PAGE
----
Rank #2: How Can You Avoid Thinking Like the Herd?.
Smart decision-making takes more than intelligent people and good data. The theories of behavioral economics inform how businesses, and the rest of us, can try to avoid the irrational responses that may work against our best interests.
Hosts Mike Regan and Sarah Ponczek are joined each week by expert guests to discuss the main themes influencing global markets. They explore everything from stocks to bonds to currencies and commodities, and how each asset class affects trading in the others. Whether you’re a financial professional or just a curious retirement saver, What Goes Up keeps you apprised of the latest buzz on Wall Street and what the wildest movements in markets will mean for your investments.
Rank #1: Skunk at the Garden Party.
Renewed trade tensions between the U.S and China arrived in markets like a “skunk at the garden party,” according to David Joy, the chief market strategist at Ameriprise Financial who has more than 40 years of experience in investment management. He tells co-hosts Sarah Ponczek and Mike Regan how he’s expecting markets to handle this pungent new arrival on the latest episode of the “What Goes Up” podcast. Along with that skunk, Uber Technologies arrived at the garden party of public markets this week with its long-awaited initial public offering. Kathleen Smith, co-founder of Renaissance Capital and manager of the IPO exchange-traded fund, joins the podcast to assess Uber and the rest of the money-losing herd of unicorns that may make 2019 a record year for IPO issuance. As always, the hosts and guests finish up with a discussion of the craziest things they saw in markets this week.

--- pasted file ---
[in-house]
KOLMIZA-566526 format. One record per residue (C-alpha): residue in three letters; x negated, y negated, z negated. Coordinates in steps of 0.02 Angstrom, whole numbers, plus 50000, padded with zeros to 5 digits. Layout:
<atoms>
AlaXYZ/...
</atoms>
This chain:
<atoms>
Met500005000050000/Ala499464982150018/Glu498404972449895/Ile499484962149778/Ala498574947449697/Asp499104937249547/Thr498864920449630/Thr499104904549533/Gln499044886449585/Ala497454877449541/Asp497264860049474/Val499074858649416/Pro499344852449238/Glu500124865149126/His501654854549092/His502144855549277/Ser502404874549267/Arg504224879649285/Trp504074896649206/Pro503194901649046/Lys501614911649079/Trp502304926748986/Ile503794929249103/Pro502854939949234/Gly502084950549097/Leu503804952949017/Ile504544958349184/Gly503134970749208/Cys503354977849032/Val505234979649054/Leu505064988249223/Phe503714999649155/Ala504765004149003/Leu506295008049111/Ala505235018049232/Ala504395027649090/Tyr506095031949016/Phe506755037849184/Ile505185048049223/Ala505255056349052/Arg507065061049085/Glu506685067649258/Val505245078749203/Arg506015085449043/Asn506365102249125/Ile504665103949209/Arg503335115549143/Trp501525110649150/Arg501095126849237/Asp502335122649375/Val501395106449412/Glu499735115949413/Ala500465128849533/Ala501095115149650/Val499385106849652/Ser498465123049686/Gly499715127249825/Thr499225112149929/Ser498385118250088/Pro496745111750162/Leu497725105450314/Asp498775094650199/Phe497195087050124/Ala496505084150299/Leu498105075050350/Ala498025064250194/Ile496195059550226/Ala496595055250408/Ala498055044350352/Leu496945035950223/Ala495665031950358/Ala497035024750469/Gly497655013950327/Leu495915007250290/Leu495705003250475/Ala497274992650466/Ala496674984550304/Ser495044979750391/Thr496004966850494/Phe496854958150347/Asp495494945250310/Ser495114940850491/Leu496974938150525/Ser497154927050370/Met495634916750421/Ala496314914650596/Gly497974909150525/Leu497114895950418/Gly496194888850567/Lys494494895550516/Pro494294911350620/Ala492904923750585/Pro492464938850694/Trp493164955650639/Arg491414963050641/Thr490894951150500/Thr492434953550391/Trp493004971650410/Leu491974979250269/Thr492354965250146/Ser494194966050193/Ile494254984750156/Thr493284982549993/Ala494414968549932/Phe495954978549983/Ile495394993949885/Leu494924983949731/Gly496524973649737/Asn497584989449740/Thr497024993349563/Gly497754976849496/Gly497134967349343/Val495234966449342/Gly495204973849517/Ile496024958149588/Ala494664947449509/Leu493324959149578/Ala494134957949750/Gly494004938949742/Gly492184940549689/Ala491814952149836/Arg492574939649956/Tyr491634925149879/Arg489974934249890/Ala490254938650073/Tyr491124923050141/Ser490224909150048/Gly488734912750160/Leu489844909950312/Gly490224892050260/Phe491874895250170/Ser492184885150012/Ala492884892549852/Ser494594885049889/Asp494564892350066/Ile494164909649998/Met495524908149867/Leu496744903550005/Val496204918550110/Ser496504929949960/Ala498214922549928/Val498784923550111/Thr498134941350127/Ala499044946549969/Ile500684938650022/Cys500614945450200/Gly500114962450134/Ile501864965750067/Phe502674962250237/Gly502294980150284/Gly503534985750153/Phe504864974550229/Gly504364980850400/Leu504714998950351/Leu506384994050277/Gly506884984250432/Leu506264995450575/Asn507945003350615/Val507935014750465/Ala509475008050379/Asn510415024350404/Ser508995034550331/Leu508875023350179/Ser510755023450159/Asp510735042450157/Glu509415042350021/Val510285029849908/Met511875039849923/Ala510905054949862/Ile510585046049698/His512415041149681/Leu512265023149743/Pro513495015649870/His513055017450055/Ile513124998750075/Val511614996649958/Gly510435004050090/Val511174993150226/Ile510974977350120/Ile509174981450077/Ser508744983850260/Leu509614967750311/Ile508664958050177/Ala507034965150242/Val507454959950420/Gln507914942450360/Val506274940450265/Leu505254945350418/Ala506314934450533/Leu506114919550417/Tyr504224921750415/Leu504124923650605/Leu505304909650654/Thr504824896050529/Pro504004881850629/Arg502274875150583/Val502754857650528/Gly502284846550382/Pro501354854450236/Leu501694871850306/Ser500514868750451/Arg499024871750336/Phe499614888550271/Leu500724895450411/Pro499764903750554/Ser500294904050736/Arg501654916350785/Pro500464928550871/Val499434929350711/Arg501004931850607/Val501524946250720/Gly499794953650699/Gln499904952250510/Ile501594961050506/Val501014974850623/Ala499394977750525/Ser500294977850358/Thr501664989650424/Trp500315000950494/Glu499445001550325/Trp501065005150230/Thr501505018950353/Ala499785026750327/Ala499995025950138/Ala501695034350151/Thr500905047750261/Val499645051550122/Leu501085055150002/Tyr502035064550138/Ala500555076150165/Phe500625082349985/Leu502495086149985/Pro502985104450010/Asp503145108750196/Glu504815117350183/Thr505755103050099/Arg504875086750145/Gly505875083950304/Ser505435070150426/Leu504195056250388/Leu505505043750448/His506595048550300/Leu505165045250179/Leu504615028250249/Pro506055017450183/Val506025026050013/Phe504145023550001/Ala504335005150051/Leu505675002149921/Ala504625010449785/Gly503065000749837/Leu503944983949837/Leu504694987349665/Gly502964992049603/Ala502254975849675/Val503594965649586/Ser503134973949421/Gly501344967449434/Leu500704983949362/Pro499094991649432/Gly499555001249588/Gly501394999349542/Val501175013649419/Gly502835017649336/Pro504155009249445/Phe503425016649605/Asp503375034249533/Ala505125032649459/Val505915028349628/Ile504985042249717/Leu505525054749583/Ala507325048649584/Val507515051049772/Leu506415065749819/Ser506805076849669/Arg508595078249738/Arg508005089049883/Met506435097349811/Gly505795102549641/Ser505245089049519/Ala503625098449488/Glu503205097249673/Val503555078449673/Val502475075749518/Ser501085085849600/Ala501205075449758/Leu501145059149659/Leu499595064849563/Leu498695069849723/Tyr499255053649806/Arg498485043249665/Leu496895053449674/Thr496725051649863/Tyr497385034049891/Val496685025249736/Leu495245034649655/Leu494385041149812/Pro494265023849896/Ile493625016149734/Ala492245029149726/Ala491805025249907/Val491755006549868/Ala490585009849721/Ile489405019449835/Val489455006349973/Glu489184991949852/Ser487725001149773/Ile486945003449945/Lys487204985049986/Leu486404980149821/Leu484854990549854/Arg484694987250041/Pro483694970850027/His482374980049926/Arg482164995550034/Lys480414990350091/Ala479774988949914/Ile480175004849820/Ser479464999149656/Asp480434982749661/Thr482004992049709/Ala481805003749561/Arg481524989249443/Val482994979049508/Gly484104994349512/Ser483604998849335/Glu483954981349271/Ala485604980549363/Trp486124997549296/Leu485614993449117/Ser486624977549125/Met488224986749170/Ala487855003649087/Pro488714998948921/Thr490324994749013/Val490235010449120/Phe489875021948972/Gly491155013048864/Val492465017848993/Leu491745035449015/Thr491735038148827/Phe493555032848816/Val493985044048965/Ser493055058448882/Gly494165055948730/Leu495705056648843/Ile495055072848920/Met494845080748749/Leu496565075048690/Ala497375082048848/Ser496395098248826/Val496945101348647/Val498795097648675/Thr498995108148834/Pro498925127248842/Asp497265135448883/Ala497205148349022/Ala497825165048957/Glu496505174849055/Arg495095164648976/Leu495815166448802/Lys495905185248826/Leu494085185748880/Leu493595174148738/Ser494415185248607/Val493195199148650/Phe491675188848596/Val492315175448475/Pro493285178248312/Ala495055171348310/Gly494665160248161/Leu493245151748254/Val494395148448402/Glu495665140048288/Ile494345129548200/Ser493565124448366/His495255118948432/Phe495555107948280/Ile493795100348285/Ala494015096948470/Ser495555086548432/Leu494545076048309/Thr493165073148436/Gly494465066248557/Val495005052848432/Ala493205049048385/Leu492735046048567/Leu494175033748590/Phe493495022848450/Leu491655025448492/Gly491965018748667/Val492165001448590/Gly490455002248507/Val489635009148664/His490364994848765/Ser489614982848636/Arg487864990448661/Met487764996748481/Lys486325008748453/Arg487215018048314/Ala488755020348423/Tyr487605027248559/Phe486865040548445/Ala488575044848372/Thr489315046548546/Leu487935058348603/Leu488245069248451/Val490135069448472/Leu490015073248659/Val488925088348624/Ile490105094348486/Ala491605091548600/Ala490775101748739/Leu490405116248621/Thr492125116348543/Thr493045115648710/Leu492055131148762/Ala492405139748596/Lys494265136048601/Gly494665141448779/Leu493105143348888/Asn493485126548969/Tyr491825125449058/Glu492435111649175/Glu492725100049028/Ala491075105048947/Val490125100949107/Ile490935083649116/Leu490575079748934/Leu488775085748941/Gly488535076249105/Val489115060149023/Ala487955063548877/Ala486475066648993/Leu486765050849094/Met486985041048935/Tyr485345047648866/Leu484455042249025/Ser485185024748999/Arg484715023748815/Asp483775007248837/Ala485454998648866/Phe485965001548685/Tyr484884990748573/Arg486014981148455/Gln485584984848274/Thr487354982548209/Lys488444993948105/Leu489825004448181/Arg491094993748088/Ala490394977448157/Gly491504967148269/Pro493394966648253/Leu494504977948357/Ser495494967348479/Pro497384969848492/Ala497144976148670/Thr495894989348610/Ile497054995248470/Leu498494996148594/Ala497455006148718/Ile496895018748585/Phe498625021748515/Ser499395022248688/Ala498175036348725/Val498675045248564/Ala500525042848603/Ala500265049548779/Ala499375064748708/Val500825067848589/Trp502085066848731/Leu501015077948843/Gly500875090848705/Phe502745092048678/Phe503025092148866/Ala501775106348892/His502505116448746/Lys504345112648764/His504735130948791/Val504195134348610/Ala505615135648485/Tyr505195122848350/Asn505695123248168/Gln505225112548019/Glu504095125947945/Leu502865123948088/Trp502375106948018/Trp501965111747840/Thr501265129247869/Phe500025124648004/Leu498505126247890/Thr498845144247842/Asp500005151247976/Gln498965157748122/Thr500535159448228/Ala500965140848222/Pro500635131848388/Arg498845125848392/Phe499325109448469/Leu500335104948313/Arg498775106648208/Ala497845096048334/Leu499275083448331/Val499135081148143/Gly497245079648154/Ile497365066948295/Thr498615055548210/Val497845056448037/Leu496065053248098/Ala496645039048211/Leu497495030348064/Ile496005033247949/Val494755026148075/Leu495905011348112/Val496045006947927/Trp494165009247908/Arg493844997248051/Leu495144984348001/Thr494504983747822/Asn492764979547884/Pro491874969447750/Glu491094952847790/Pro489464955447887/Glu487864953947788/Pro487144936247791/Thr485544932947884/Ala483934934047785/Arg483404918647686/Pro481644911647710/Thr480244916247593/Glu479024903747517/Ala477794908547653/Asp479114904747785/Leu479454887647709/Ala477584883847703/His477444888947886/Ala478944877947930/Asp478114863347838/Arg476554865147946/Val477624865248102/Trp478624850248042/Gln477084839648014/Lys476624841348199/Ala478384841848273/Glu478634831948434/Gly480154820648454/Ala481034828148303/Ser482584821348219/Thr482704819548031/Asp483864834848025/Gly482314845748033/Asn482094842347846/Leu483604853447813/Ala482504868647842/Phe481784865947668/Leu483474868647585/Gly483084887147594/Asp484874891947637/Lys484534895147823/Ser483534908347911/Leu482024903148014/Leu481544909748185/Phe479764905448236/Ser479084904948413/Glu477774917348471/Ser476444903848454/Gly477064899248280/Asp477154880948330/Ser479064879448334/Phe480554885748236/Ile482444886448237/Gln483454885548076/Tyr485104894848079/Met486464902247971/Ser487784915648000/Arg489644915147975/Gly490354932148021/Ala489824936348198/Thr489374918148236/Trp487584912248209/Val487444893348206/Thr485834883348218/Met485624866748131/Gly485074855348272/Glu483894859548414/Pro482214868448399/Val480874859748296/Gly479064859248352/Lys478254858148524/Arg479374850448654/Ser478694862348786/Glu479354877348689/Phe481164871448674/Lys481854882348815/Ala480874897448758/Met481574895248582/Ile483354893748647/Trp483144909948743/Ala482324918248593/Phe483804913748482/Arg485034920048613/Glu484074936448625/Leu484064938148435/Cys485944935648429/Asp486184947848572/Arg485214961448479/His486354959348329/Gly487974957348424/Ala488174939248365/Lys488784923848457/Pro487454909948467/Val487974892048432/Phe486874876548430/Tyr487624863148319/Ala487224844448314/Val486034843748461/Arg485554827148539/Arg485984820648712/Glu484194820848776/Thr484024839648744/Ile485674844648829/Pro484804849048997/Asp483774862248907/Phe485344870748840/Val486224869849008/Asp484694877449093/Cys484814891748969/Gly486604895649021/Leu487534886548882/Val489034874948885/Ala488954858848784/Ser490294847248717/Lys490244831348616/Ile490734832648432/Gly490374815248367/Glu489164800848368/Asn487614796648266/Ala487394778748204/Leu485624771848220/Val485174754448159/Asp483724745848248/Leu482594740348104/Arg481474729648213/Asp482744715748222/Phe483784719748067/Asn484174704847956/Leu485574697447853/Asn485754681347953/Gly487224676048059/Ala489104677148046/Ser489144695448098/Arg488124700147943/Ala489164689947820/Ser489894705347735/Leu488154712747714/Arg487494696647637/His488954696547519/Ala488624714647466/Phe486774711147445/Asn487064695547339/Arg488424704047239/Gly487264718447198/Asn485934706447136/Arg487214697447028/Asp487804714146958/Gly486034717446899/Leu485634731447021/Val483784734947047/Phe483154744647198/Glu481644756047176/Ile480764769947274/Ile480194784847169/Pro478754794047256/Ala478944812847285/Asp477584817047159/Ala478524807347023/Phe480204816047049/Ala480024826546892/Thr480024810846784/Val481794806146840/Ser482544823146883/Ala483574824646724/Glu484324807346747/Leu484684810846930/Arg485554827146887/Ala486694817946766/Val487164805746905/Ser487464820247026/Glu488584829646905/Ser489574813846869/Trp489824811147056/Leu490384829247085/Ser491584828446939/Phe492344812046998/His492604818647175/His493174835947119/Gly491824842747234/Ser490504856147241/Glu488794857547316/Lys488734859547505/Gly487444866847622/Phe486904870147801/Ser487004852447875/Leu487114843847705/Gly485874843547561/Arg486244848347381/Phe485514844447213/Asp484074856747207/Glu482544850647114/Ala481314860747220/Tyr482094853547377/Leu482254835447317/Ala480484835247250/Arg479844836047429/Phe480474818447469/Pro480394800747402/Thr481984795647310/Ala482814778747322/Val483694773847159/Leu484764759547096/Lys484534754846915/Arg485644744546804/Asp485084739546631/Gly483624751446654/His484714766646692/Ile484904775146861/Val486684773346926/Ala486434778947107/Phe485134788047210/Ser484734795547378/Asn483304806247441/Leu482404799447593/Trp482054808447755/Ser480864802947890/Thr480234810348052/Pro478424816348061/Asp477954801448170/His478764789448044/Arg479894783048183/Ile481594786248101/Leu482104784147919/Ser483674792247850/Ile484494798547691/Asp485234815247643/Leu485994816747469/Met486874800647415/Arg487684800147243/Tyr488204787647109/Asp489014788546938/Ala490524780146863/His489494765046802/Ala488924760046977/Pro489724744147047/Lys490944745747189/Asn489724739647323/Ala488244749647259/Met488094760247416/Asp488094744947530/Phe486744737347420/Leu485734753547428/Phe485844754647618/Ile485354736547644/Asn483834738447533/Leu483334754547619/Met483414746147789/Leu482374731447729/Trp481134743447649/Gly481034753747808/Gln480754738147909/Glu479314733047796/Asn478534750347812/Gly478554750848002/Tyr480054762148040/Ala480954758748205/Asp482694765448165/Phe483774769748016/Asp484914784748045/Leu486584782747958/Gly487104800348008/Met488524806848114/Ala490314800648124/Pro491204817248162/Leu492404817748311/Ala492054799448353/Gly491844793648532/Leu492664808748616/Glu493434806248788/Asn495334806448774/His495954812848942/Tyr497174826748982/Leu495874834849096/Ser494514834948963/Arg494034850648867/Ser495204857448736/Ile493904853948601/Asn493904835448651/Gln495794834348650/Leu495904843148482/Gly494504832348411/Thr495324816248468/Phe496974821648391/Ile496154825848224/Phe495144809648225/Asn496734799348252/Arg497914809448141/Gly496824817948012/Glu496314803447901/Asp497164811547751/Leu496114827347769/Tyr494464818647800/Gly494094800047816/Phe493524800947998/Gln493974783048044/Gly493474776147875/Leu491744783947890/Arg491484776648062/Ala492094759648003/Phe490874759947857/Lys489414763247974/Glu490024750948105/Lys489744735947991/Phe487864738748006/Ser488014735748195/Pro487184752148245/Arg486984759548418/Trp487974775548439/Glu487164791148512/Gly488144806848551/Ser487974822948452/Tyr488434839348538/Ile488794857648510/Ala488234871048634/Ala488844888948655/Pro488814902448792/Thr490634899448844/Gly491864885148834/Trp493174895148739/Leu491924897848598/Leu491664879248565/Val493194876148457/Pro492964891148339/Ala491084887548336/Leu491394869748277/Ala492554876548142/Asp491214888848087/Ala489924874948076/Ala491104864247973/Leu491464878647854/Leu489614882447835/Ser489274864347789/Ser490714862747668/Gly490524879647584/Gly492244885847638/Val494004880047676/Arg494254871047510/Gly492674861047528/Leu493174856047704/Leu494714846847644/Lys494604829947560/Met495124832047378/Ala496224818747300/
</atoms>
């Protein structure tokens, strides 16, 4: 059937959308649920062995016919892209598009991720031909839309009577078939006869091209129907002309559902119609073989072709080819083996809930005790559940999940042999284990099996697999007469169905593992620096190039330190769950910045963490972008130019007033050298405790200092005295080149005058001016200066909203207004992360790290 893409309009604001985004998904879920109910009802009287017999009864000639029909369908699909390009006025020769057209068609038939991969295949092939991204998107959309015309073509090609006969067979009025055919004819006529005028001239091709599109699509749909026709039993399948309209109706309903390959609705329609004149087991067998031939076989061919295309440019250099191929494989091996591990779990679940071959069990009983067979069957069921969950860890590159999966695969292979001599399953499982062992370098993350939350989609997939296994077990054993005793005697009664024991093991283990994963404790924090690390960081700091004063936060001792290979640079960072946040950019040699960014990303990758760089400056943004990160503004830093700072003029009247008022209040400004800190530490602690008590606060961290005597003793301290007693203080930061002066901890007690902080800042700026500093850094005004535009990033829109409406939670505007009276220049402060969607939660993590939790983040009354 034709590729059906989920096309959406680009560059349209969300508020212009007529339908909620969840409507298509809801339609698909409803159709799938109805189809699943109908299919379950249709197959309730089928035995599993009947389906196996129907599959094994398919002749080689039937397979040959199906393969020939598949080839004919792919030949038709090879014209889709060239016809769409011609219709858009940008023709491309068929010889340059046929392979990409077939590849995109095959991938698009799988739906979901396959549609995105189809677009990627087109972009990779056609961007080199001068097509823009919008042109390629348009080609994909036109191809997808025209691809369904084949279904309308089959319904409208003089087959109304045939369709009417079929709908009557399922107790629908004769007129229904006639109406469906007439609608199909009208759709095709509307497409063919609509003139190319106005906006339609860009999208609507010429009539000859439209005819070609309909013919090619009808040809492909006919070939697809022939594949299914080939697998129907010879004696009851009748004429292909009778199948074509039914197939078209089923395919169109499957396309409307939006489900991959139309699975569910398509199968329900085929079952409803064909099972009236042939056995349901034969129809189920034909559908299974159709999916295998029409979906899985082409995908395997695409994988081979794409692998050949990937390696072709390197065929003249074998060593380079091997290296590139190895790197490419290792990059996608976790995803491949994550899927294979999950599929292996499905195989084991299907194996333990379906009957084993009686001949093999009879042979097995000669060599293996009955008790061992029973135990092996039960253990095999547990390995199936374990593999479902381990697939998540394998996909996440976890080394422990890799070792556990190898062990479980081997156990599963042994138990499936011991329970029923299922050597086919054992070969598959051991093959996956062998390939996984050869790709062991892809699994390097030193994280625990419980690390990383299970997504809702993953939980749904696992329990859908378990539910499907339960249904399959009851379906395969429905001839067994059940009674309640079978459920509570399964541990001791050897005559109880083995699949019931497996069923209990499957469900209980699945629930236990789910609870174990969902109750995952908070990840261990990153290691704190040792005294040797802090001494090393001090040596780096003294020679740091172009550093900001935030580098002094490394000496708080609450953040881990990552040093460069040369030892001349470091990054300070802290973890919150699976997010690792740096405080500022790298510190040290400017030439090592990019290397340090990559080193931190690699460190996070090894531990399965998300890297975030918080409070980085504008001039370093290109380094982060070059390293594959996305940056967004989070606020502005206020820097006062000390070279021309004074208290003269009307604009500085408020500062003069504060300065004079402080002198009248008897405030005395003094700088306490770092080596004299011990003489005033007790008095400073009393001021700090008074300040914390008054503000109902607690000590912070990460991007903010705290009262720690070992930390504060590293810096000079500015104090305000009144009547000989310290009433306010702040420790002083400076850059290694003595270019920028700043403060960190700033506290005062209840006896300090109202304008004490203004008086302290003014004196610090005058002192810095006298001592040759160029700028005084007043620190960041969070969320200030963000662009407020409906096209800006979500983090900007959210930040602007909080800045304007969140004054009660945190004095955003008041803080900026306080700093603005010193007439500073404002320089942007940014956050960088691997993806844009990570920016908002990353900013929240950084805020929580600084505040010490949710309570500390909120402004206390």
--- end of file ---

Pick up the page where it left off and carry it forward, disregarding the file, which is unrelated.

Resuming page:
Rank #2: What If the ‘Powell Put’ Fails?.
The Federal Reserve has the stock market’s back, right? That’s what a lot of investors have come to believe. The so-called “Yellen put” (after former Fed Chair Janet Yellen) has rolled over into the “Powell put” (after current Fed Chair Jerome Powell) in trader parlance that likens central bank policy to options contracts protecting against losses in equities.But what if the Powell put doesn’t do the trick this time, and economic data and corporate earnings continue to deteriorate despite interest rate cuts? What if it isn’t enough to counteract U.S. President Donald Trump’s trade war?That’s one of the topics guest Alec Young, managing director for global markets research at FTSE Russell, explores on this week's show. Also joining the podcast is Romaine Bostick, a reporter and anchor on Bloomberg Television, to give his take on the state of play in markets, and what he’s hearing from sources on Wall Street.
Illuminating, short conversations with noted economists, best-selling authors, leading researchers, and successful practitioners on topics ranging from geopolitics and whistleblowing to irrationality and outlooks. Download now, listen later and reflect at length.
Rank #1: Investment Lessons from John Maynard Keynes.
In episode #251, Elroy Dimson discusses his research on John Maynard Keynes, collectables, and indices, and draws out some investment lessons from the past.
Rank #2: Investing in Farmland.
In episode #059, Shonda Warner discusses the prospects for the agriculture industry, how to invest in farmland, and risks in the farmland sector.